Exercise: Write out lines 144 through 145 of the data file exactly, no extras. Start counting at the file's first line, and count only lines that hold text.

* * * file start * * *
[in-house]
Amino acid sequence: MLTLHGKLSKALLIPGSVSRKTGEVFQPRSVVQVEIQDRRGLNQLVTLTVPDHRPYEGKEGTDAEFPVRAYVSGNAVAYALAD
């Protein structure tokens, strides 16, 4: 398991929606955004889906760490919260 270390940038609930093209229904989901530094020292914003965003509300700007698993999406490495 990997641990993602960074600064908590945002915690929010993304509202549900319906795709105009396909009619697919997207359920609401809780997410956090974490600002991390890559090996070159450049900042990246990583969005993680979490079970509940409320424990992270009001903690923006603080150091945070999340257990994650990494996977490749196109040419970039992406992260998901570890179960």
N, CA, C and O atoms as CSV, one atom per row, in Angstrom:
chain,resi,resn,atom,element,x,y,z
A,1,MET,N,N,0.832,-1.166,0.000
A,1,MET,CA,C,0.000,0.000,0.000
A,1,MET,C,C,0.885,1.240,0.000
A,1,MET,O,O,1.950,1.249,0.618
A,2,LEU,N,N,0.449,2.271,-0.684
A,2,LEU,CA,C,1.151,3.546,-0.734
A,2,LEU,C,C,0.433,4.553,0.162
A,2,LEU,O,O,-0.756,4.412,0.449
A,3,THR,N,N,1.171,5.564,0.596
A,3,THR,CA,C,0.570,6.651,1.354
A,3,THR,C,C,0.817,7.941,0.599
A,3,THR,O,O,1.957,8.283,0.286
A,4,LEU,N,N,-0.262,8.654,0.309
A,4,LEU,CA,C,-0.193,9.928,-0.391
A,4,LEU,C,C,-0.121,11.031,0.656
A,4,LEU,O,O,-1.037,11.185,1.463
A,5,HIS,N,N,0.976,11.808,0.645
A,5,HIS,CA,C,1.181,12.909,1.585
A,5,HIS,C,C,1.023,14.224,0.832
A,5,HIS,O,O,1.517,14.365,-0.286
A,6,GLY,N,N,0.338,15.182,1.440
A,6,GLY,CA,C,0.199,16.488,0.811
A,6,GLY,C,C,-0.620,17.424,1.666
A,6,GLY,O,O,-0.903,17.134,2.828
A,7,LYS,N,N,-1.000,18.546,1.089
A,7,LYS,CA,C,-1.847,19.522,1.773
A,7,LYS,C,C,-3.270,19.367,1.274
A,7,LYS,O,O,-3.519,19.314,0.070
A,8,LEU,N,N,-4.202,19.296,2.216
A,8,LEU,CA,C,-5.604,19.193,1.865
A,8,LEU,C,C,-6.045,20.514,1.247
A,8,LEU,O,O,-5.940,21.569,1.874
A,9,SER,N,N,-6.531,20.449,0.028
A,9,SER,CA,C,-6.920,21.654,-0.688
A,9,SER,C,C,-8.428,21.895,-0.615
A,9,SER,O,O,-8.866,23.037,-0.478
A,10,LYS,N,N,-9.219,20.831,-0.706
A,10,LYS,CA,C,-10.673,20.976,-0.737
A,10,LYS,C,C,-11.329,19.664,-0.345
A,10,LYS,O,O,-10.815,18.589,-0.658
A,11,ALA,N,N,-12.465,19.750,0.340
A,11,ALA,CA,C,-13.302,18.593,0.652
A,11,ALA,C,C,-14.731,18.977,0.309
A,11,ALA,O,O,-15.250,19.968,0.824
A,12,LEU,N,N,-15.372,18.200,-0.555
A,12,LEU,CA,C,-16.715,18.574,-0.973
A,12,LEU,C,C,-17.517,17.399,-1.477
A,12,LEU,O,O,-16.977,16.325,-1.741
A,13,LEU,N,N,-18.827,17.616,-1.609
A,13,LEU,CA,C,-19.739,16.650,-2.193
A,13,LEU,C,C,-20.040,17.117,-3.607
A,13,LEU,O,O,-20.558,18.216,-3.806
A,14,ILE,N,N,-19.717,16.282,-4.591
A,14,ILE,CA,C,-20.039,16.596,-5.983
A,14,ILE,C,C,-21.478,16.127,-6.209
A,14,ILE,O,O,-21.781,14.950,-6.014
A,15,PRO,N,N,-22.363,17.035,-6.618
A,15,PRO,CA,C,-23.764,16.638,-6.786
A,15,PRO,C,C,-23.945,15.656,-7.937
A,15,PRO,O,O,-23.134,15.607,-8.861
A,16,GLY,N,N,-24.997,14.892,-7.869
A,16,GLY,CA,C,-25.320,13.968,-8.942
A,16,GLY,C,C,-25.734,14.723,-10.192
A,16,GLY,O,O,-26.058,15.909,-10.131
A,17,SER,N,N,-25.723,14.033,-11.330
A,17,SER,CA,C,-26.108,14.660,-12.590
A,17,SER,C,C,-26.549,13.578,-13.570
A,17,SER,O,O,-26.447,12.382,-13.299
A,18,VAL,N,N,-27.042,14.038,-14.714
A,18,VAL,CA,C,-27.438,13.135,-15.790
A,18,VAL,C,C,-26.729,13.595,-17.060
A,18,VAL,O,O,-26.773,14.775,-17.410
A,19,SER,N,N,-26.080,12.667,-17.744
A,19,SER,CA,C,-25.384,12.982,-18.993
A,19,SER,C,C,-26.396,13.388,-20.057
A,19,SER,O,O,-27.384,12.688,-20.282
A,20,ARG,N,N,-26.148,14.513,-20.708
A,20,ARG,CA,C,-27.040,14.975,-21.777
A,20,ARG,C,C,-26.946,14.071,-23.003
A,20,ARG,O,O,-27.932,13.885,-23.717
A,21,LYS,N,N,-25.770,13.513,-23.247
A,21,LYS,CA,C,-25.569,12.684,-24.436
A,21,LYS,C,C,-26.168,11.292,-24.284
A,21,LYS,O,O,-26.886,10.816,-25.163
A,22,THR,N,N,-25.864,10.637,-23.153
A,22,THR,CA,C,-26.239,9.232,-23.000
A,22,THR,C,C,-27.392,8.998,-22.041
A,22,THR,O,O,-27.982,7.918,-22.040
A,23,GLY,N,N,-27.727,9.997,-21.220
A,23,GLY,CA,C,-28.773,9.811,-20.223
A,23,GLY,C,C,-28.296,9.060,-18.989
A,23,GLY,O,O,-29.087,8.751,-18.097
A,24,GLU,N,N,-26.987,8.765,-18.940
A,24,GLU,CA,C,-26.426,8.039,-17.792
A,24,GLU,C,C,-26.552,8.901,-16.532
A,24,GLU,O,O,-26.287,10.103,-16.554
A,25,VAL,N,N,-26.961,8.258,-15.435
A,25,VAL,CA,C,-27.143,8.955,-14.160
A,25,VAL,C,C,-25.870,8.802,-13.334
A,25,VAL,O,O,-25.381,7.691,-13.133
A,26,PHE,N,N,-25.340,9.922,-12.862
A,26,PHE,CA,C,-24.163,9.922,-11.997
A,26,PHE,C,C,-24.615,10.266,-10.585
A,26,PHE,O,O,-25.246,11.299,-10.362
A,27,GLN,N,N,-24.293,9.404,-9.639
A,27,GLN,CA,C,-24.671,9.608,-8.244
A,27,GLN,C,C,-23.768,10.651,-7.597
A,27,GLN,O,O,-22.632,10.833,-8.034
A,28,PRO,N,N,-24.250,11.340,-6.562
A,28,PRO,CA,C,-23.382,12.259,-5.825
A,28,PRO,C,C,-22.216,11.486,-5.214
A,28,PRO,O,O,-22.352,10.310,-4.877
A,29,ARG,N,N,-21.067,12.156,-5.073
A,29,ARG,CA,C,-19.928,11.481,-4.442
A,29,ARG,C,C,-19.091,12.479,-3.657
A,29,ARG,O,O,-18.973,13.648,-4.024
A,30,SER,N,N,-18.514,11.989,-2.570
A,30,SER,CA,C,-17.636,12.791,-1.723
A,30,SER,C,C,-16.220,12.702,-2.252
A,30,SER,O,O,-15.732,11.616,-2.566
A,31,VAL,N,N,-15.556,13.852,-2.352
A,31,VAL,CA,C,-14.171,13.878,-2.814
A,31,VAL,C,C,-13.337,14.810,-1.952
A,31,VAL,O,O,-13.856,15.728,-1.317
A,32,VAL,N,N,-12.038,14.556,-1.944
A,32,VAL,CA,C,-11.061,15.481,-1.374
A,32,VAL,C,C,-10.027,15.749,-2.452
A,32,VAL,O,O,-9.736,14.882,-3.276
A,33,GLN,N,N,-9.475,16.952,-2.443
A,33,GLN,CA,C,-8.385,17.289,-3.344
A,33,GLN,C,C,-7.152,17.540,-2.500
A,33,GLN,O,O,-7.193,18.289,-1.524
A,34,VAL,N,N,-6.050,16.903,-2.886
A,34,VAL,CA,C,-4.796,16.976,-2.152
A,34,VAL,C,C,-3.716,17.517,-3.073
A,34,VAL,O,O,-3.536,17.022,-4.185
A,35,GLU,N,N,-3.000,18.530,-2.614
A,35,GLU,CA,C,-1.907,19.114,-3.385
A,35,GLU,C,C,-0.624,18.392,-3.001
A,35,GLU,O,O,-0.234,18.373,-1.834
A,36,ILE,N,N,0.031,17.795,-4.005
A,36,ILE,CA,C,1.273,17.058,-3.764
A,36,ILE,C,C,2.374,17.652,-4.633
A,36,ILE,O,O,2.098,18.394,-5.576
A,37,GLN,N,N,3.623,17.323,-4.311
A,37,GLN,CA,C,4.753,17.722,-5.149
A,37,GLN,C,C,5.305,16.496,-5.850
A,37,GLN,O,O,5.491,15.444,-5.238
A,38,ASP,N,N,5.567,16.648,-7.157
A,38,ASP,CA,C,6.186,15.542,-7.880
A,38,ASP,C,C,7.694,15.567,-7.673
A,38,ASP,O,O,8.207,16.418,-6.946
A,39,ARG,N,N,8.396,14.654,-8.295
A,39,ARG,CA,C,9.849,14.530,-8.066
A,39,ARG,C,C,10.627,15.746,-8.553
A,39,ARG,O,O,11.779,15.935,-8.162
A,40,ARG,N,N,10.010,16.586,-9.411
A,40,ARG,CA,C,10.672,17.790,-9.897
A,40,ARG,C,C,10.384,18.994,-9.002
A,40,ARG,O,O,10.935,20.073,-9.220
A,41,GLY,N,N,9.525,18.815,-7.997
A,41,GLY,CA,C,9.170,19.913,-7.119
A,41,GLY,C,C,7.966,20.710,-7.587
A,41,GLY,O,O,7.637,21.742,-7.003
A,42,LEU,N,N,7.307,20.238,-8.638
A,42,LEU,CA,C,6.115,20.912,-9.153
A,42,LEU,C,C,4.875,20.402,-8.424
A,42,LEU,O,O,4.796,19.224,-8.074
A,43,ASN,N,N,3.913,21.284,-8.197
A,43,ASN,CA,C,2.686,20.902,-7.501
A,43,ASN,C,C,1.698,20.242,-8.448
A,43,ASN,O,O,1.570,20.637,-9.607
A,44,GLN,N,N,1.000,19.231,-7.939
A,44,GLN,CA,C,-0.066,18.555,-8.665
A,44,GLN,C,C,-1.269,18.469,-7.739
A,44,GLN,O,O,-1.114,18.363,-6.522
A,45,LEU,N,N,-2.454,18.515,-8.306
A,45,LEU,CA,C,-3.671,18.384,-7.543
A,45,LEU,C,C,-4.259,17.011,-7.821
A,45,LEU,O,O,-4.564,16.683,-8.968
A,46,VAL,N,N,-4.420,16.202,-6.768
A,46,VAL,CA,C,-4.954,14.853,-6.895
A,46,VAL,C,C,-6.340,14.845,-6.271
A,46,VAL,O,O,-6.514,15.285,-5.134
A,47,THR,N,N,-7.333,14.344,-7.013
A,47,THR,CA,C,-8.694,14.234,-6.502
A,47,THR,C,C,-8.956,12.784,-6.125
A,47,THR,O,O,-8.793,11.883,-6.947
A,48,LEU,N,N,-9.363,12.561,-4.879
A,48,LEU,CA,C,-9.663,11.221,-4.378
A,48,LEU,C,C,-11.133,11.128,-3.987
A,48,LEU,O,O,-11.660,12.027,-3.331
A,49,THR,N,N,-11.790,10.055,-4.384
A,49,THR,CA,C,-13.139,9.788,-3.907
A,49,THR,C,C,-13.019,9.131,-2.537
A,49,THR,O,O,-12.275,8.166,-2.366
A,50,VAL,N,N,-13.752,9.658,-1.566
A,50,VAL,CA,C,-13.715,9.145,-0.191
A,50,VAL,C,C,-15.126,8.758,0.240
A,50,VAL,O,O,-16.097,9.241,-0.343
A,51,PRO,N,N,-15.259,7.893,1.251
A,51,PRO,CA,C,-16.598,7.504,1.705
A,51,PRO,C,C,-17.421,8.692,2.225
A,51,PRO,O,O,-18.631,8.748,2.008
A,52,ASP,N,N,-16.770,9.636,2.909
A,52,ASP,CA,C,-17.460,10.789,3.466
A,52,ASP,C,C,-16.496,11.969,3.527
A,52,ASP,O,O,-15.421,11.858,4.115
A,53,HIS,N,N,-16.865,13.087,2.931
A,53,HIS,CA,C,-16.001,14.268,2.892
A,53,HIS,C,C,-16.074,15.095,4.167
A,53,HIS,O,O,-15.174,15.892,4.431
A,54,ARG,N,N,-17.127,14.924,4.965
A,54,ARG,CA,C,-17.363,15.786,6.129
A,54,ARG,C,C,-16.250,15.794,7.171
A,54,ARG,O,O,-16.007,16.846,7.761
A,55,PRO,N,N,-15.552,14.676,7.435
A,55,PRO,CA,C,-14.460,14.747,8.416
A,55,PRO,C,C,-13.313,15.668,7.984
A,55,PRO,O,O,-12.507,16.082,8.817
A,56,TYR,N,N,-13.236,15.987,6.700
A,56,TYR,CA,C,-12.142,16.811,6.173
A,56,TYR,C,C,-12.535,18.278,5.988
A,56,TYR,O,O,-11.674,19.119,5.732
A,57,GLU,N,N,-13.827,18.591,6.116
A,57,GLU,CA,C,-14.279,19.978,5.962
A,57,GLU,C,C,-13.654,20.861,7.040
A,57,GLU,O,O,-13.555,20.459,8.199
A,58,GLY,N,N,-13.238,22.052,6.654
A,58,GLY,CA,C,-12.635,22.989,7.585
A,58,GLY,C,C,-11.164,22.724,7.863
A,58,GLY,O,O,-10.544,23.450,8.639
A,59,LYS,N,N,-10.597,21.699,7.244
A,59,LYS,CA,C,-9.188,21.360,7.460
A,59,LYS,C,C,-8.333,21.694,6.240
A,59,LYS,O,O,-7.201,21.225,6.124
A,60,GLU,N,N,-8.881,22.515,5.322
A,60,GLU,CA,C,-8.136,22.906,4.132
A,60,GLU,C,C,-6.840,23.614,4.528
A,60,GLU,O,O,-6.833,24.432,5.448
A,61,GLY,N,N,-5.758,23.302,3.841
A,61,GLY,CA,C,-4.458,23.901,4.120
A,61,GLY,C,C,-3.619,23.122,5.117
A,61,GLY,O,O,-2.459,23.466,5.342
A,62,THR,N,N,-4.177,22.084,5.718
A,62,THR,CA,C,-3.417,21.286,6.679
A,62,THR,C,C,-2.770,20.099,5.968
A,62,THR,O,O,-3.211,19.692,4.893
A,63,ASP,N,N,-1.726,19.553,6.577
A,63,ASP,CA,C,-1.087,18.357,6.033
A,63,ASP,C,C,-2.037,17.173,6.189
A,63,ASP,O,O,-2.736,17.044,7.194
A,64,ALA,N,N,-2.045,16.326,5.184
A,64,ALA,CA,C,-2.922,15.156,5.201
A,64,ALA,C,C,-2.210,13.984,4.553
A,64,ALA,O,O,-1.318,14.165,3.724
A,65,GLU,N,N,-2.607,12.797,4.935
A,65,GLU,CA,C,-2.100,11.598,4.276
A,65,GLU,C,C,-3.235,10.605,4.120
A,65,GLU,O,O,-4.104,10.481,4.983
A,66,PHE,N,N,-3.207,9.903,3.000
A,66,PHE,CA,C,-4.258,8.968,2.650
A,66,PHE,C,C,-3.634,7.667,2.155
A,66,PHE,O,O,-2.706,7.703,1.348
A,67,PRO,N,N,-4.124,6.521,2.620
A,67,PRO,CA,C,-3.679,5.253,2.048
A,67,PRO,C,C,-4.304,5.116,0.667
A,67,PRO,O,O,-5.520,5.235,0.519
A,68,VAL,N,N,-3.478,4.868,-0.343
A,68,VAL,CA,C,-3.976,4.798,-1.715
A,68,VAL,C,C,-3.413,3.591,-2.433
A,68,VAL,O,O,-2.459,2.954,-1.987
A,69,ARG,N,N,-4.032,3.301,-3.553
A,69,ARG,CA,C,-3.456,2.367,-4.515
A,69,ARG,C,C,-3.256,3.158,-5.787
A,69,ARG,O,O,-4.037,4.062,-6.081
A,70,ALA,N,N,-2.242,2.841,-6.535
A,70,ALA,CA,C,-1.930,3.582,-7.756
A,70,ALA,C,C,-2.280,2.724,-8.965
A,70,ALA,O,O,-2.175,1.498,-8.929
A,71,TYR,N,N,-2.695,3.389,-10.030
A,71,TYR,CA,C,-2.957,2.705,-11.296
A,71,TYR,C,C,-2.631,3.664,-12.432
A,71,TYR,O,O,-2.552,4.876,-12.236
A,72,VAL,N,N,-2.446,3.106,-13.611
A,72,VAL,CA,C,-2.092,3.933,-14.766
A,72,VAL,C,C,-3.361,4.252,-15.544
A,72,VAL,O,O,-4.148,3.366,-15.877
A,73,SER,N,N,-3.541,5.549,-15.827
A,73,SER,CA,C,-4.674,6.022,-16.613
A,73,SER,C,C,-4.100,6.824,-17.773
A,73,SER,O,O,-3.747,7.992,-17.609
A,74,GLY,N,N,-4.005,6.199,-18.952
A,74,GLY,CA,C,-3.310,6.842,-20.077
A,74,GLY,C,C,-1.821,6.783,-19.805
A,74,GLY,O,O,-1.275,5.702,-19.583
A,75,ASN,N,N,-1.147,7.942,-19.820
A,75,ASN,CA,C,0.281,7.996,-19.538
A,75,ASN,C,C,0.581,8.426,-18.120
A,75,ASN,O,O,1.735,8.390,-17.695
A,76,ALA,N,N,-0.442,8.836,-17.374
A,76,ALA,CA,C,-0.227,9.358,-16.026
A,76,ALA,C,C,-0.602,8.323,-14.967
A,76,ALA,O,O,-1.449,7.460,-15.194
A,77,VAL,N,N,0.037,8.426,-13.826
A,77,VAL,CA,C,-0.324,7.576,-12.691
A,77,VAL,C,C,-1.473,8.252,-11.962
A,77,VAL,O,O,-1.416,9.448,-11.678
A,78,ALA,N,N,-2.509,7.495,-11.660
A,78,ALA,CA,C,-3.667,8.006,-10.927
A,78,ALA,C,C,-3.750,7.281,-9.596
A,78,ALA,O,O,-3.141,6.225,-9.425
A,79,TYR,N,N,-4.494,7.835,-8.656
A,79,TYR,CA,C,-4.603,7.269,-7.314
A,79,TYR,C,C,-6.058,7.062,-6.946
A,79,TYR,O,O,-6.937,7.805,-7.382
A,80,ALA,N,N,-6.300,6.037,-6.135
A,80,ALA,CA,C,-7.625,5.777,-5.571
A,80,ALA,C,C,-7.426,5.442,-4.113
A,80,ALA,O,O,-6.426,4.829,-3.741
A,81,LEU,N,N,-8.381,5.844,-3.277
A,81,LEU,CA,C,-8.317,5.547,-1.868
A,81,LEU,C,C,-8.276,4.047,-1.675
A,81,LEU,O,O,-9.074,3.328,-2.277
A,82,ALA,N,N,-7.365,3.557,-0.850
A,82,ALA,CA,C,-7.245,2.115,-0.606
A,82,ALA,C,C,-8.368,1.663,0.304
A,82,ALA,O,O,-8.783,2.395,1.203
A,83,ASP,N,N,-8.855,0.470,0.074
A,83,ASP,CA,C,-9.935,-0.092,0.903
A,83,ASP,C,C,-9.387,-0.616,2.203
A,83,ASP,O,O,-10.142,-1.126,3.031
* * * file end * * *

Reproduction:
A,35,GLU,C,C,-0.624,18.392,-3.001
A,35,GLU,O,O,-0.234,18.373,-1.834